And then He reminds me…again.

“Unless a grain of wheat falls to the ground and dies,”

I want to bear much fruit but I can only bear the fruit that is produced by the Holy Spirit. The fruit I bear is the Fruit of the Spirit in me. I want to be filled to overflowing with the Holy Spirit and bear the fruit that He produces. But I am too full of me—my people pleasing self-conscious life—to receive one drop of Him.

“Unless a grain of wheat falls to the ground and dies, it remains alone”

All I have to do is to present my empty, broken self and let Him fill me and keep me filled.

Andrew Murray says, “Just as water ever seeks and fills the lowest place, so the moment God finds you abased and empty, His glory and power flow in.”

“I have been crucified with Christ. It is no longer I who live, but Christ who lives in me. And the life I now live in the flesh I live by faith in the Son of God, who loved me and gave himself for me.” Galatians 2:20

“The more we know of death with Him, the more we shall know of His life in us, and so the more of real peace and joy. His life, too, will overflow through us to lost souls in a real concern for their salvation, and to our fellow Christians in a deep desire for their blessing.” Hession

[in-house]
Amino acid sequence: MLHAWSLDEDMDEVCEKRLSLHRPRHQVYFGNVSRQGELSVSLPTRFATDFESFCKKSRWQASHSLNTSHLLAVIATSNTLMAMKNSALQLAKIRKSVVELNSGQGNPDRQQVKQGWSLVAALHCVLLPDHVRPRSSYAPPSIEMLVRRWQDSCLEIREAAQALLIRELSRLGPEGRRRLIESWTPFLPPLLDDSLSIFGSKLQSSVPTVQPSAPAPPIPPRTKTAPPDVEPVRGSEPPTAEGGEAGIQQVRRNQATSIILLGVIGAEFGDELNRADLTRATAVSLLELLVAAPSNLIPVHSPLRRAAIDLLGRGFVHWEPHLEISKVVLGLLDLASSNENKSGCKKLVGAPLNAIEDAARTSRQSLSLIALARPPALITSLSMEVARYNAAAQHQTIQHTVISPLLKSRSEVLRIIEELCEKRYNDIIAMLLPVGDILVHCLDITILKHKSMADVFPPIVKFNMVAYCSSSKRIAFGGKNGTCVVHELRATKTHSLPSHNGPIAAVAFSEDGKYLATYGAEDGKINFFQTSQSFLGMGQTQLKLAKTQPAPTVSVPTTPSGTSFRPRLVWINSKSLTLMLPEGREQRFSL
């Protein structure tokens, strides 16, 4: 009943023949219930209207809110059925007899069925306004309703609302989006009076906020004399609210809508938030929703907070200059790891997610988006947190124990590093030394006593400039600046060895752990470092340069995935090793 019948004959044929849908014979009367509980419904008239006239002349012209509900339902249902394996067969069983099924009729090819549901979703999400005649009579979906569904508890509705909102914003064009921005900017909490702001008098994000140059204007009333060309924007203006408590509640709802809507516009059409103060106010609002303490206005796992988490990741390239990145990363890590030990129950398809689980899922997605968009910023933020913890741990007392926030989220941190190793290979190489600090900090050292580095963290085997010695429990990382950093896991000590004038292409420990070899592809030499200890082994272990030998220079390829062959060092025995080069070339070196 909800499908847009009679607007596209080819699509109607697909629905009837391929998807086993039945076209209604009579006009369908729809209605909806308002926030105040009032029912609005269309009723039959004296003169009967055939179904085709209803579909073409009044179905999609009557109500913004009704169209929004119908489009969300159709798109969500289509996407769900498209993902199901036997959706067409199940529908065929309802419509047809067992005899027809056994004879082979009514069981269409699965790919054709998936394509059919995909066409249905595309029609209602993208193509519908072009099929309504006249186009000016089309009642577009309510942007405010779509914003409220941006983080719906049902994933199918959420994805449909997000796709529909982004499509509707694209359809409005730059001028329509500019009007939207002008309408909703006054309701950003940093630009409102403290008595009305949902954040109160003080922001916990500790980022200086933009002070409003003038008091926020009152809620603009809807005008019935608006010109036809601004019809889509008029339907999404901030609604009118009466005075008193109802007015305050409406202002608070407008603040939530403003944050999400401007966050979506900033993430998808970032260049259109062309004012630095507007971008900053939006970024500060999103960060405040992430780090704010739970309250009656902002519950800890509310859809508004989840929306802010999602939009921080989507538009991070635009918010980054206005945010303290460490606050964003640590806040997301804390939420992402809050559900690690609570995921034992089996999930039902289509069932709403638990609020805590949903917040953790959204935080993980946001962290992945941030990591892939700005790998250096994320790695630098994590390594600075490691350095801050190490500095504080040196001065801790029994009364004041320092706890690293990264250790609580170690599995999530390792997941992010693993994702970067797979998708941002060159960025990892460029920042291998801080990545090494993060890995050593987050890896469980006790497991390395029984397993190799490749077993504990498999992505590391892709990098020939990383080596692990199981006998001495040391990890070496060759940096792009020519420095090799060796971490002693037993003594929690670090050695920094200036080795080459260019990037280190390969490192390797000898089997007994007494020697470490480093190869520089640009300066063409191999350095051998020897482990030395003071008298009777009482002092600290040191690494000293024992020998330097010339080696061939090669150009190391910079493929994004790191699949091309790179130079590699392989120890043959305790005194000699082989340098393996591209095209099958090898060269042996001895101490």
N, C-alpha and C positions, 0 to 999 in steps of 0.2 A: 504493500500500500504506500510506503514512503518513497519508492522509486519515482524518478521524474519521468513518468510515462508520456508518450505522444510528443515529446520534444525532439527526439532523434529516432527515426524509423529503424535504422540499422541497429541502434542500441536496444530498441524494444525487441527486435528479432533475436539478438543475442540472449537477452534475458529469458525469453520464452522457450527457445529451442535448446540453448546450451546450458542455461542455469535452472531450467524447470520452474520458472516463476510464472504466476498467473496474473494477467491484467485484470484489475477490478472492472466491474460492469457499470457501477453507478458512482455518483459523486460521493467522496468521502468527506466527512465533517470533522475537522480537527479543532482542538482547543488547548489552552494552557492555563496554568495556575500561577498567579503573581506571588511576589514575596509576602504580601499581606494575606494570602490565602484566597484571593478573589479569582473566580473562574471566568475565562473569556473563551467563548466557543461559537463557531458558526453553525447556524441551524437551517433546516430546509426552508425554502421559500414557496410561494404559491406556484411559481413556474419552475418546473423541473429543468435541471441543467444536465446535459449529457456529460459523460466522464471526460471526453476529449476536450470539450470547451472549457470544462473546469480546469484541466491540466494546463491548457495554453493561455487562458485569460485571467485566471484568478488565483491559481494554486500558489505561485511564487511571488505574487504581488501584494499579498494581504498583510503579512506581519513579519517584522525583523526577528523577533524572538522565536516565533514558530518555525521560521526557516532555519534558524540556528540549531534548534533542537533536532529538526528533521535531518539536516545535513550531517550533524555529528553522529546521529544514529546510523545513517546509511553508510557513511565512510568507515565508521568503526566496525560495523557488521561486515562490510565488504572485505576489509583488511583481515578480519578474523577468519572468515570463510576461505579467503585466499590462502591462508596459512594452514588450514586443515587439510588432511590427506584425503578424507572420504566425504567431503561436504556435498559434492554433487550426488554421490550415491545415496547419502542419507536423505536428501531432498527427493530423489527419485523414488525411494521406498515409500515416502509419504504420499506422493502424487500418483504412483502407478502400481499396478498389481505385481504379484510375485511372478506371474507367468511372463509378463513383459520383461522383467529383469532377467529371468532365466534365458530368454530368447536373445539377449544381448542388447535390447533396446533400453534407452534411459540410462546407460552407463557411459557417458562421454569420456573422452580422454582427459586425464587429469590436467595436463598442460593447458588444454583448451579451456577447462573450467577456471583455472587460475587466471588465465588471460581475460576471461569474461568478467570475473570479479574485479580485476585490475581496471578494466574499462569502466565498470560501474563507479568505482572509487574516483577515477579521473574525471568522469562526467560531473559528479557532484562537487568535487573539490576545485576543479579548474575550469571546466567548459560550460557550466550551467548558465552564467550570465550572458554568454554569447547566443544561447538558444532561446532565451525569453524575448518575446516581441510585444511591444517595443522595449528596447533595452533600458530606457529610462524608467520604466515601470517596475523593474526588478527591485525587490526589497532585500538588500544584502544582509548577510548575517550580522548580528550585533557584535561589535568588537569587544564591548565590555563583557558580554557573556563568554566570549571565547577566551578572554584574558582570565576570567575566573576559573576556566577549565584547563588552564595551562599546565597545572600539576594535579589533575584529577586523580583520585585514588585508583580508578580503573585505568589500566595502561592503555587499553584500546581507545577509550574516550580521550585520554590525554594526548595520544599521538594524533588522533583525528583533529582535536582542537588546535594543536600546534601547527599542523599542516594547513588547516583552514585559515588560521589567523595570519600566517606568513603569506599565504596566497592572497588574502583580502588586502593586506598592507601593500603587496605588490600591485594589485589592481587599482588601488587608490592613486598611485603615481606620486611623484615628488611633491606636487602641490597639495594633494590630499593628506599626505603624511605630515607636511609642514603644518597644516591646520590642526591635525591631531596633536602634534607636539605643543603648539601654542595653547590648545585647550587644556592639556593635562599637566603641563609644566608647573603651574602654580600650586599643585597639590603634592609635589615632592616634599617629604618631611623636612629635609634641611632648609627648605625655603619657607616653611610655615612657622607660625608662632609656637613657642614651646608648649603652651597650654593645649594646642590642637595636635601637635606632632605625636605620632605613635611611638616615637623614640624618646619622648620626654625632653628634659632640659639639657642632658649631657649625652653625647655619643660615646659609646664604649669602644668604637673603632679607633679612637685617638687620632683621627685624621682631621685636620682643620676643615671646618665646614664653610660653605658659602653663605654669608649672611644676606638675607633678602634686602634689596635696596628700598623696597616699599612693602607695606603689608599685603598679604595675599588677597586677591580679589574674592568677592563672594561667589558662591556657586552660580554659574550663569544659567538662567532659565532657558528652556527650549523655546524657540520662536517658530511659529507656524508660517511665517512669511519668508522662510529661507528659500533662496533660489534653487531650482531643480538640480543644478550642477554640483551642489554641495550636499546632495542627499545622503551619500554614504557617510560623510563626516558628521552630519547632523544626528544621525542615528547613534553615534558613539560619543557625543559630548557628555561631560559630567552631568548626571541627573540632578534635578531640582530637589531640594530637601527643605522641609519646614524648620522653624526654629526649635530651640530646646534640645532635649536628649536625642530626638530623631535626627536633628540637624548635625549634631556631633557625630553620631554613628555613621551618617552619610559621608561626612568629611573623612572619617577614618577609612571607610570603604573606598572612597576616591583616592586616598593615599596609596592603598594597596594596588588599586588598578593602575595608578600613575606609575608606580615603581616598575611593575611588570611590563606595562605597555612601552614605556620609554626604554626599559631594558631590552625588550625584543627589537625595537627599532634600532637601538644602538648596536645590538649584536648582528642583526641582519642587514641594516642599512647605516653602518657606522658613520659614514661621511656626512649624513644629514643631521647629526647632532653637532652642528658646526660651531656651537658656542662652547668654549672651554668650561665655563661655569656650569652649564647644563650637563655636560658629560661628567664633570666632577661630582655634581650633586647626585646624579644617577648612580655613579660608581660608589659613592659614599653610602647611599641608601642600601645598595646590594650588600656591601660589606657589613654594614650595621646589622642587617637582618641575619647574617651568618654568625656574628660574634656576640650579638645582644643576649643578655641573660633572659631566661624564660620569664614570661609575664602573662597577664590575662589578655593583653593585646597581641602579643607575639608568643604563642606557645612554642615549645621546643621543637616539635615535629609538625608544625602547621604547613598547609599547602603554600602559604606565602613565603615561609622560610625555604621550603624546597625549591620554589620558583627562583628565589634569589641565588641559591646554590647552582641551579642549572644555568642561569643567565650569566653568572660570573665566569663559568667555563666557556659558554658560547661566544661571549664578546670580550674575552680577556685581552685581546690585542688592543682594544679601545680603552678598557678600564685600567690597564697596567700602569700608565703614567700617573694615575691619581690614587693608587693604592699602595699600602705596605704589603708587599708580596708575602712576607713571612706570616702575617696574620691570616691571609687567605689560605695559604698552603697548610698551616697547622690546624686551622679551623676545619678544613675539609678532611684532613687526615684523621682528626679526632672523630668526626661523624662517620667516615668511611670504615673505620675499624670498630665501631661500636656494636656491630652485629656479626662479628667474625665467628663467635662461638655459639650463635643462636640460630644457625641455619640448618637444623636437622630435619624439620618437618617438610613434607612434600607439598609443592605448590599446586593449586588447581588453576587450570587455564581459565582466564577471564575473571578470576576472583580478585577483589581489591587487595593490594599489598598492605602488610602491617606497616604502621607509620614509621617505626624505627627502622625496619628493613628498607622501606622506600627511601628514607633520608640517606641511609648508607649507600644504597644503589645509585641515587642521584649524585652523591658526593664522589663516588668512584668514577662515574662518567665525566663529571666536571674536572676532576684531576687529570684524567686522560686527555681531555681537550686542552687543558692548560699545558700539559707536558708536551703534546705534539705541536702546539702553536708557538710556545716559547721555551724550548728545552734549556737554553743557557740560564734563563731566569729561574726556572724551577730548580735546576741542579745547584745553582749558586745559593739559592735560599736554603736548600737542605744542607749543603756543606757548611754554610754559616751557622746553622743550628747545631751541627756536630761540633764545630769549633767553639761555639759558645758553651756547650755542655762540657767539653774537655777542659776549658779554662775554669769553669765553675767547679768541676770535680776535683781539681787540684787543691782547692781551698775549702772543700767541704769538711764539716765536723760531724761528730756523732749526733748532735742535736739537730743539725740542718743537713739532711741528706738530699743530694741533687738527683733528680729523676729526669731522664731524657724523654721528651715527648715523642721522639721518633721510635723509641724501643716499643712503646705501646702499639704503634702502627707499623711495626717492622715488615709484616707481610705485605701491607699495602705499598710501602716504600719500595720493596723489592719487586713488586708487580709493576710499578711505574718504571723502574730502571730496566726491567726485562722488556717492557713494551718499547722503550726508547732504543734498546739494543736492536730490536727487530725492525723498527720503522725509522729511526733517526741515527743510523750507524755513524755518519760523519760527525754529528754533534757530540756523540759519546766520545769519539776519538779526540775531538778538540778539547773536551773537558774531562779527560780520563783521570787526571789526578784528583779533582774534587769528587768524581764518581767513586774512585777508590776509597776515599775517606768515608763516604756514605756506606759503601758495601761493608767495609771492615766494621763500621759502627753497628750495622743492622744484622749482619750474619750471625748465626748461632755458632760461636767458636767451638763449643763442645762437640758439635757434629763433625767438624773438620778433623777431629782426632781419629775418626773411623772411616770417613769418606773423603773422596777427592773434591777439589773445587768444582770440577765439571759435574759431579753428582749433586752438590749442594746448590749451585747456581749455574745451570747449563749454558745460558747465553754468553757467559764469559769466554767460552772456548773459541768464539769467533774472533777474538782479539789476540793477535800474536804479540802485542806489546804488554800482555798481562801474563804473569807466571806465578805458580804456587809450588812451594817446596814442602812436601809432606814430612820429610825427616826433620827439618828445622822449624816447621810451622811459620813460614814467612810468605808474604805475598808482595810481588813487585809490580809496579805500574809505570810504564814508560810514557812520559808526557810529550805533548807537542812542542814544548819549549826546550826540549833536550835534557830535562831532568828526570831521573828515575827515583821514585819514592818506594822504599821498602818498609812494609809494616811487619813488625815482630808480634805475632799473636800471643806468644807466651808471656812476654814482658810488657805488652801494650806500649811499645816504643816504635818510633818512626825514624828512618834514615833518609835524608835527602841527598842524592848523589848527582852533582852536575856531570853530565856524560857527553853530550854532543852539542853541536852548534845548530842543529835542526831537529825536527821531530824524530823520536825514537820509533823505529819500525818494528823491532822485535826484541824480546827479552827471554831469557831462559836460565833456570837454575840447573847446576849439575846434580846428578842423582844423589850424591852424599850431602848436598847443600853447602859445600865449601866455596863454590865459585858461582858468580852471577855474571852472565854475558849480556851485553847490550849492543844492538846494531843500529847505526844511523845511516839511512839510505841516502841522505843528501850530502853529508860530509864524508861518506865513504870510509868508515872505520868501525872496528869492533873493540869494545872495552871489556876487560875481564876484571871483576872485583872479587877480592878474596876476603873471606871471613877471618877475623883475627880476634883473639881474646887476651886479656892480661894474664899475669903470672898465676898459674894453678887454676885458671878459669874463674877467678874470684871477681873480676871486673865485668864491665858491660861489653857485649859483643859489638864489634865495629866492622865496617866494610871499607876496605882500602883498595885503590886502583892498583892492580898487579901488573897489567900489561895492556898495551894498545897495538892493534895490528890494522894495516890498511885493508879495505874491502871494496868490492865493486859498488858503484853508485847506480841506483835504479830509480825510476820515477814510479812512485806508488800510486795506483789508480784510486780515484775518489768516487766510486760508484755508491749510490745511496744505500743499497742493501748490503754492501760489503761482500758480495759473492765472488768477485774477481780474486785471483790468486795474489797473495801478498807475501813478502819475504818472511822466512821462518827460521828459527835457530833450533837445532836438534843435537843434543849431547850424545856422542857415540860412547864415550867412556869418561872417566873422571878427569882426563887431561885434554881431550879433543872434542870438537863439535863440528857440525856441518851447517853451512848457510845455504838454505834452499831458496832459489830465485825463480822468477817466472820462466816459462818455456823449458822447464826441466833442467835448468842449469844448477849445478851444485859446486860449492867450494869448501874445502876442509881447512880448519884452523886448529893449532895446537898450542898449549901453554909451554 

“Unless a grain of wheat falls to the ground and dies, it remains alone; but if it dies, it bears much fruit.” John 12:24

wheat field in hat2
Not I, but Christ. The people pleasing part of me is dying. And I’ve never felt more alive.

If you missed the The Death of Me: Introduction read that here.

Click here to read The Death of Me: {Part 2} Dying to Feeling Misunderstood

4 thoughts on “The Death of Me: {Part 1} Dying to What Others Think of Me”

  1. But I am so, so thankful that the Lover of My Soul won’t let me stay there. In my distress and exhaustion I have cried out to God, “I can’t do this anymore”….This is when the Christian life gets personal. I believe we can’t understand anything about who we are in Christ until we’ve allowed Him to minister to us in our brokenness. Good stuff, Stacy.

  2. You hit it on the head, the whole goal of a Christian life: to present our empty, broken selves to Him and let Him fill us as He wills. What a long,difficult journey. But so worth it.

  3. Ahhhhhh! Good stuff! I think you and I were cut out of the same mold! Needed this today (and lots of other days)! Over the past year God has been showing me what truly dying to self means and how to step outside of myself and truly see the sin that is self-absorption, self-sufficiency, perfectionism by my own power. Not only is it exhausting but, as you said, it’s a sin! Love your blog! Thanks for sharing!!

  4. Thanks again for your openess, I too am a ‘Type A’ people pleaser so I really need to hear this because I’m tired!